How to dynamically create on-demand services to respond to incoming TCP connections

Some time ago I had the problem of dynamically start virtual machines, when an incoming connection was received in a port. The exact problem was to have a VM that was powered off, and start it whenever an incoming ssh connection was received, and then forward the network traffic to that VM to serve the ssh request. In this way, I could have a server in a cloud provider (e.g. Amazon), and not to spend money if I was not using it.

This problem has been named “the sleeping beauty”, because of the tale. It was like having a sleeping virtual infrastructure (i.e. the sleeping beauty), that will be awaken as an incoming connection (i.e. the kiss) was received from the user (i.e. the prince).

Now I have figured out how to solve that problem, and that is why this time I learned

How to dynamically create on-demand services to respond to incoming TCP connections

The way to solve it is very straightforward, as it is fully based in the ​socat application.

socat is “a relay for bidirectional data transfer between two independent data channels”. And it can be used to forward the traffic received in a port, to other pair IP:PORT.

A simple example is:

$ socat tcp-listen:10000 tcp:localhost:22 &

And now we can SSH to localhost in the following way:

$ ssh localhost -p 10000

The interesting thing is that socat is able to exec one command upon receiving a connection (using the destination of the relay the address type EXEC or SYSTEM). But the most important thing is that socat will stablish a communication using stdin and stdout.

So it is possible to make this funny thing:

$ socat tcp-listen:10000 SYSTEM:'echo "hello world"' &
[1] 11136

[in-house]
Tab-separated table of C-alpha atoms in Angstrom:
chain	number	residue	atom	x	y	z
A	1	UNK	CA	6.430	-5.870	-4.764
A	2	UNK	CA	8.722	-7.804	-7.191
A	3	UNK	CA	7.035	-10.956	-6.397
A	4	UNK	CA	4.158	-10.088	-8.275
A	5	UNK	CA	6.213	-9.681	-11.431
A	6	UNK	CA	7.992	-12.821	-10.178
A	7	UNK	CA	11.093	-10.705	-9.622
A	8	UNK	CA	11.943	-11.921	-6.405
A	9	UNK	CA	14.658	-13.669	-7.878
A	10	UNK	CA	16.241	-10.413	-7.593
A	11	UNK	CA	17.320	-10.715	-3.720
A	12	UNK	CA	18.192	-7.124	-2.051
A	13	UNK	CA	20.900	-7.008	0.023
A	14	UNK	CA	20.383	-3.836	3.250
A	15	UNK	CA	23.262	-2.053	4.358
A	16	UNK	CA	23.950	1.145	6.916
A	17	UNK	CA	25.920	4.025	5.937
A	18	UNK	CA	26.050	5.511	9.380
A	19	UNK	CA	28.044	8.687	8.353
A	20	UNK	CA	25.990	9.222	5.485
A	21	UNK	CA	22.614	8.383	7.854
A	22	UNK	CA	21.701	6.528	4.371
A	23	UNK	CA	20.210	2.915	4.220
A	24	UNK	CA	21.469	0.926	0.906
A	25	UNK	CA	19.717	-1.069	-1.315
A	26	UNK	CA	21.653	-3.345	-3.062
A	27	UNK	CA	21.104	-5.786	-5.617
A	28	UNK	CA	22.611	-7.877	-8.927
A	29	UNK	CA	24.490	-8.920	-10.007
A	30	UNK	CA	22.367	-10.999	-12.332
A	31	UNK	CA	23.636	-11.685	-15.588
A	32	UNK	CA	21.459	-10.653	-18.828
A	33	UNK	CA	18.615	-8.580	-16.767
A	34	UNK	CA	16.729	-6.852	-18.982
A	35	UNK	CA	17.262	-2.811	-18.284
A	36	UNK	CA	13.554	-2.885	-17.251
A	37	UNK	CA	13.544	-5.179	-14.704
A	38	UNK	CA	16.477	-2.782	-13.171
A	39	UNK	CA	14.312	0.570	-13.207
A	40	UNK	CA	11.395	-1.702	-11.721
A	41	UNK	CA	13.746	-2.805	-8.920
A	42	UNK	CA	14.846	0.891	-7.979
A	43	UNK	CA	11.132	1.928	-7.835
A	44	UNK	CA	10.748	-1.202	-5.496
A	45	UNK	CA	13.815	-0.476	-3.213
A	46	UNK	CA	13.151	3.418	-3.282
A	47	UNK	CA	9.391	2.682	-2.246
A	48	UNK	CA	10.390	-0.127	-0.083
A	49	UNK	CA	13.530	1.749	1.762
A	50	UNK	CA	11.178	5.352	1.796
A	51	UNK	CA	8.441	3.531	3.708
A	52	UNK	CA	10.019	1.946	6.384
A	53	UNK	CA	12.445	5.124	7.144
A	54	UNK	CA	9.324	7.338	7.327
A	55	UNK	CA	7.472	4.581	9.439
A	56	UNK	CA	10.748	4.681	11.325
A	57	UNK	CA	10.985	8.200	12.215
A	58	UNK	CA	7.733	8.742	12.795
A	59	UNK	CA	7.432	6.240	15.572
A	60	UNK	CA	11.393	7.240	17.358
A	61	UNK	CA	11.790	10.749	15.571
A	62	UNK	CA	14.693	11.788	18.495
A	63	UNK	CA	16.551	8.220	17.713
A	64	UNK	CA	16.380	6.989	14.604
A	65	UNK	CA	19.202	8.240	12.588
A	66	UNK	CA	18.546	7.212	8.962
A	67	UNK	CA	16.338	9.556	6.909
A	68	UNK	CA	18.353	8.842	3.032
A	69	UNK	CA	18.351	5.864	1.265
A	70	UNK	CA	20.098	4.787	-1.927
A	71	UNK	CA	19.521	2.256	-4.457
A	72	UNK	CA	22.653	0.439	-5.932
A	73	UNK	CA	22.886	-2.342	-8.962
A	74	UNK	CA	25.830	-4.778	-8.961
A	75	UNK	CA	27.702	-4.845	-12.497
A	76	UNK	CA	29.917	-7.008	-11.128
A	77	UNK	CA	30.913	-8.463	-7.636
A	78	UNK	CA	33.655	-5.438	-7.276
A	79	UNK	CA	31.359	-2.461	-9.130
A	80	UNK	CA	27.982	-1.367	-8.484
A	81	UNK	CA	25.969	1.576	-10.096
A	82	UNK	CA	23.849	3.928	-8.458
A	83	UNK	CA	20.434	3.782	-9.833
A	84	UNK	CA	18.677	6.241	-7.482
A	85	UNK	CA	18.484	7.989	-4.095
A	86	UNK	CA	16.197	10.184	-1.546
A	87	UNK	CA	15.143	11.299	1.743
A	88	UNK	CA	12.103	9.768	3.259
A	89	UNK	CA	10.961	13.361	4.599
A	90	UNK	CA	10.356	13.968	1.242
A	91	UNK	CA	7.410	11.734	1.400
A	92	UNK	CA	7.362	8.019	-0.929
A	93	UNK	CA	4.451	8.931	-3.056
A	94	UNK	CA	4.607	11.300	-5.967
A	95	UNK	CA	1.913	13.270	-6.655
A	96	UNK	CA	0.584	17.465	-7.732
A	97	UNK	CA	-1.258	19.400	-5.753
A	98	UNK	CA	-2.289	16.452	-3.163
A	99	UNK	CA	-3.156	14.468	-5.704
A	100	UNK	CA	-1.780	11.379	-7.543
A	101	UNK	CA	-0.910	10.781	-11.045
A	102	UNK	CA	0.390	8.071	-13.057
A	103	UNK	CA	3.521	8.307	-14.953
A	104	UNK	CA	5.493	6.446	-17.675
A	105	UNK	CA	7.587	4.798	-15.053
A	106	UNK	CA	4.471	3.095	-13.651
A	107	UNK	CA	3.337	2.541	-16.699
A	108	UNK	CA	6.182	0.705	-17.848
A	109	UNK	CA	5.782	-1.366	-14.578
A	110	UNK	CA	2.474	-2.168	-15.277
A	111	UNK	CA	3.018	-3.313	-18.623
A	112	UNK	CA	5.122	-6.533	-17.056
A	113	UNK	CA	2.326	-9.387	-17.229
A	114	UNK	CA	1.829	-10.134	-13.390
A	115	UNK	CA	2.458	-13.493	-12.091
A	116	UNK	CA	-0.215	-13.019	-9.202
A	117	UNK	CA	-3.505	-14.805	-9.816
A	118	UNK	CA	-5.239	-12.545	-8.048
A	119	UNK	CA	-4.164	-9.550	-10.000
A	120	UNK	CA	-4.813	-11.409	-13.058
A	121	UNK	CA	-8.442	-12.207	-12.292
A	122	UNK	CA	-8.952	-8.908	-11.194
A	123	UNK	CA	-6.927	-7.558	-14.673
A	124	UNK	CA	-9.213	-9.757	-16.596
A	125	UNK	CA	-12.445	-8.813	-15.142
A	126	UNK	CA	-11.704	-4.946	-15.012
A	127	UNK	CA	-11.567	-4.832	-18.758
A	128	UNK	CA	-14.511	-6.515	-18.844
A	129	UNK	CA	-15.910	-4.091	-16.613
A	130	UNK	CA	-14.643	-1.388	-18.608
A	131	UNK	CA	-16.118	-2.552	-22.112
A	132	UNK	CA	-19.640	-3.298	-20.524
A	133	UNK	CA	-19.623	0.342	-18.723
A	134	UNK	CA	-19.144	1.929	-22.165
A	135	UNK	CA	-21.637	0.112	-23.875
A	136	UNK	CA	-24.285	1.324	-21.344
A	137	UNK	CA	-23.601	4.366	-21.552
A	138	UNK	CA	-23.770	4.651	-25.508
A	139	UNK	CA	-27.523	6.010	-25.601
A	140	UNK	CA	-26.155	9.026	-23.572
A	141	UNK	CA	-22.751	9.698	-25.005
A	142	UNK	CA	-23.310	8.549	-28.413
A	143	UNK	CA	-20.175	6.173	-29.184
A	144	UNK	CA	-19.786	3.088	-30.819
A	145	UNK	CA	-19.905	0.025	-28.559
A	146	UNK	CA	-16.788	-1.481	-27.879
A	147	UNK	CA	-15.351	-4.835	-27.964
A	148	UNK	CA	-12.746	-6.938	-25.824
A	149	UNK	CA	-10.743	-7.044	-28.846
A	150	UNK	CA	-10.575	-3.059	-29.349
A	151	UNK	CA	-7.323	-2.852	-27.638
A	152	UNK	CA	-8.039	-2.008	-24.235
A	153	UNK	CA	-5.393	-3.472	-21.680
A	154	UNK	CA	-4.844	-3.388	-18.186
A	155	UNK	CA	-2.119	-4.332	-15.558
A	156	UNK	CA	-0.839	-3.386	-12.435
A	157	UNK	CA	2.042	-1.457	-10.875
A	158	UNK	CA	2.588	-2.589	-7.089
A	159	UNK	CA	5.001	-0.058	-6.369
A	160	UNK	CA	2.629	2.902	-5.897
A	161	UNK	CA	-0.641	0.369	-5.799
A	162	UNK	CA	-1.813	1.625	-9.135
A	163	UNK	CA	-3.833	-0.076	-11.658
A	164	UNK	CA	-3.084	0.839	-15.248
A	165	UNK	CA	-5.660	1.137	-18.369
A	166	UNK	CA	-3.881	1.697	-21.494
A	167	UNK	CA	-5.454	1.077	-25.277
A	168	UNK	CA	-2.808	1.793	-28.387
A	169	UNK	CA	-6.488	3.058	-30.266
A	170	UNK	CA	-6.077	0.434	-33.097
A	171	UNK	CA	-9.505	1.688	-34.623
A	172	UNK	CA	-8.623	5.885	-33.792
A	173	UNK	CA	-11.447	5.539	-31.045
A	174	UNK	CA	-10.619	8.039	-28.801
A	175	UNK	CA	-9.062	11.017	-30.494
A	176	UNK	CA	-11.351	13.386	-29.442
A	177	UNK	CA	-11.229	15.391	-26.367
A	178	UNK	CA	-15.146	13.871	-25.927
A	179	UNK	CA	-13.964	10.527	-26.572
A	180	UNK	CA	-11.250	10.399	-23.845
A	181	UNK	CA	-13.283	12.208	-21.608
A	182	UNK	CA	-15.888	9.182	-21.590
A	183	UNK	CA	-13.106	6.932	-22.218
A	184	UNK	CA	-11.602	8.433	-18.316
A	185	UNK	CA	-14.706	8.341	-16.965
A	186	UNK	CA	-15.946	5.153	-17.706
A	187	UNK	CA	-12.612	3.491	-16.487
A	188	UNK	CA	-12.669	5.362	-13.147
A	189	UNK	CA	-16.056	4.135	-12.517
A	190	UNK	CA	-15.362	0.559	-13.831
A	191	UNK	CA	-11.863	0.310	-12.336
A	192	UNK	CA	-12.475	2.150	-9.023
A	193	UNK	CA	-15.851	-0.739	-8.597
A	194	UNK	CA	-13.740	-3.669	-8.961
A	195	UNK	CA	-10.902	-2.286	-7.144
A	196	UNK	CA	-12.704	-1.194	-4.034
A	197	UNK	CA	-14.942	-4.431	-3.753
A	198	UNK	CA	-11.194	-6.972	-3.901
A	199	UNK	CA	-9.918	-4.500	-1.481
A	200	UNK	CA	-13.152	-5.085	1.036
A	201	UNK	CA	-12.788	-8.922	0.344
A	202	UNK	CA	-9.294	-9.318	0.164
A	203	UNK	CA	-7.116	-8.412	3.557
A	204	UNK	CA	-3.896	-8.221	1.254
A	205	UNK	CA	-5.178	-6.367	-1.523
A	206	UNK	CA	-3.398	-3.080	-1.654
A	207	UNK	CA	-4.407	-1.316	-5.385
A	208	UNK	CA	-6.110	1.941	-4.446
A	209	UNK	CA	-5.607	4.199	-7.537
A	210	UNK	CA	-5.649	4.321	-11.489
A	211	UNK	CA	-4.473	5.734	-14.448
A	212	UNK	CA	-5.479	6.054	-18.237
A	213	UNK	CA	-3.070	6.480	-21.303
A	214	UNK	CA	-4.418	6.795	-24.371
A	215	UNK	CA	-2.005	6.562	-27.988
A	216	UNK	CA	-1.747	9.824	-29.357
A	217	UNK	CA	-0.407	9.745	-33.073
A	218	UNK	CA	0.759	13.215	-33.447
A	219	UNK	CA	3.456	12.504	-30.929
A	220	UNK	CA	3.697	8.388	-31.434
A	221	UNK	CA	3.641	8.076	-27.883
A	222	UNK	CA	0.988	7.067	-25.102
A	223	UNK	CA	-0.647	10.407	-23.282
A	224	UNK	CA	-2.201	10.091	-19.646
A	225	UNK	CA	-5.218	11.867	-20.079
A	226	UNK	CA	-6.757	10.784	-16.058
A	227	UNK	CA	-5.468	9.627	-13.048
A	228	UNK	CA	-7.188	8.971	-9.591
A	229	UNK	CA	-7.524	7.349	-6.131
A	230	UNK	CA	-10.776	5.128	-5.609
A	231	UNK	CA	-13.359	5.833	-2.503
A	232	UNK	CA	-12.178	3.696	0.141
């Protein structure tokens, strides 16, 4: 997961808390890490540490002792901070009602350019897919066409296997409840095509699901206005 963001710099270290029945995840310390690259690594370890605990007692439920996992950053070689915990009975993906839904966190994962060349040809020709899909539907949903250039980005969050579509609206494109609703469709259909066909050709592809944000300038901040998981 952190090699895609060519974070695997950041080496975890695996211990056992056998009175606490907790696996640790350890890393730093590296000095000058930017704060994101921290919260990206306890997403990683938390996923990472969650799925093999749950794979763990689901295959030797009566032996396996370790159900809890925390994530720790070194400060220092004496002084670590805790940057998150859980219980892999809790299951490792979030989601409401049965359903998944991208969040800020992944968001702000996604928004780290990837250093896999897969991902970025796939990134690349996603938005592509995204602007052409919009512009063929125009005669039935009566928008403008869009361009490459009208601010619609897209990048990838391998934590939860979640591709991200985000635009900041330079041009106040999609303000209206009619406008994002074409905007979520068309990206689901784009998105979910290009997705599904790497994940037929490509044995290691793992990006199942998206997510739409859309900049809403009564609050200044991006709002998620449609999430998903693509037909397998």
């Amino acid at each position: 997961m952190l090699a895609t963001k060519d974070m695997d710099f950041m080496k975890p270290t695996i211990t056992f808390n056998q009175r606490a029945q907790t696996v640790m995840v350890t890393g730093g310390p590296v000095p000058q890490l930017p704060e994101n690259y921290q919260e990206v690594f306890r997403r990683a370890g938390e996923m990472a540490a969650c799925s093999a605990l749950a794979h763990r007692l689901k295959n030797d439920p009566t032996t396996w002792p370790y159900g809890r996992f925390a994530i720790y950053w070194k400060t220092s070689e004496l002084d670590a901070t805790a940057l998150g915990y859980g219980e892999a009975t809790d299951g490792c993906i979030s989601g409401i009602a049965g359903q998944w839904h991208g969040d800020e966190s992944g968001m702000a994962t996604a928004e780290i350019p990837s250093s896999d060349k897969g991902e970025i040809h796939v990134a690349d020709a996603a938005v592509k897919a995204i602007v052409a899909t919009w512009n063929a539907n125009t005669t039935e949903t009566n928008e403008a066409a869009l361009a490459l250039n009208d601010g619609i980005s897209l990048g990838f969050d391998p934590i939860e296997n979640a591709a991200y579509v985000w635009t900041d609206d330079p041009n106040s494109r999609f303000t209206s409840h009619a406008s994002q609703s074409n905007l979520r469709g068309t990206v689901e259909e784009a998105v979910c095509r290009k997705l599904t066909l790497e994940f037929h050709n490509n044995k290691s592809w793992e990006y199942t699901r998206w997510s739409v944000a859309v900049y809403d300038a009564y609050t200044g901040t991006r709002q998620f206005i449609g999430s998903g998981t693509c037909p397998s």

$ wget -q -O- http://localhost:10000
hello world
$
[1]+ Done socat tcp-listen:10000 SYSTEM:'echo "hello world"'

Now that we know that the communication is stablished using stdin and stdout, we can somehow abuse of socat and try this even funnier thing:

$ socat tcp-listen:10000 SYSTEM:'echo "$(date)" >> /tmp/sshtrack.log; socat - "TCP:localhost:22"' &
[1] 27421
$ ssh localhost -p 10000 cat /tmp/sshtrack.log
mié feb 27 14:36:45 CET 2019
$
[1]+ Done socat tcp-listen:10000 SYSTEM:'echo "$(date)" >> /tmp/sshtrack.log; socat - "
TCP:localhost:22"'

The effect is that we can execute commands and redirect the connection to an arbitrary IP:PORT.

Now, it is easy to figure how to dinamically spawn servers to serve the incoming TCP resquests. An example to spawn a one-shot web server in port 8080 to serve requests in port 10000 is the next:

$ socat tcp-listen:10000 SYSTEM:'(echo "hello world" | nc -l -p 8080 -q 1 > /dev/null &) ; socat - "TCP:localhost:8080"' &
[1] 31586
$ wget -q -O- http://localhost:10000
hello world
$
[1]+ Done socat tcp-listen:10000 SYSTEM:'(echo "hello world" | nc -l -p 8080 -q 1 > /dev/null &) ; socat - "TCP:localhost:8080"'

And now you can customize your scripts to create the effective servers on demand.

The sleeping beauty application

I have used these proofs of concept to create the sleeping-beauty application. It is open source, and you can get it in github.

The sleeping beauty is a system that helps to implement serverless infrastructures: you have the servers aslept (or not even created), and they are awaken (or created) as they are needed. Later, they go back to sleep (or they are disposed).

In the sleeping-beauty, you can configure services that listen to a port, and the commands that socat should use to start, check the status or stop the effective services. Moreover it implements an idle-detection mechanism that is able to check whether the effective service is idle, and if it has been idle for a period of time, stop it to save resources.

Example: In the description of the use case, the command to be used to start the service, will contact Amazon AWS and will start a VM. The command to stop the service will contact Amazon AWS to stop the VM. And the command to check whether the service is idle or not will ssh the VM and execute the command ‘who’.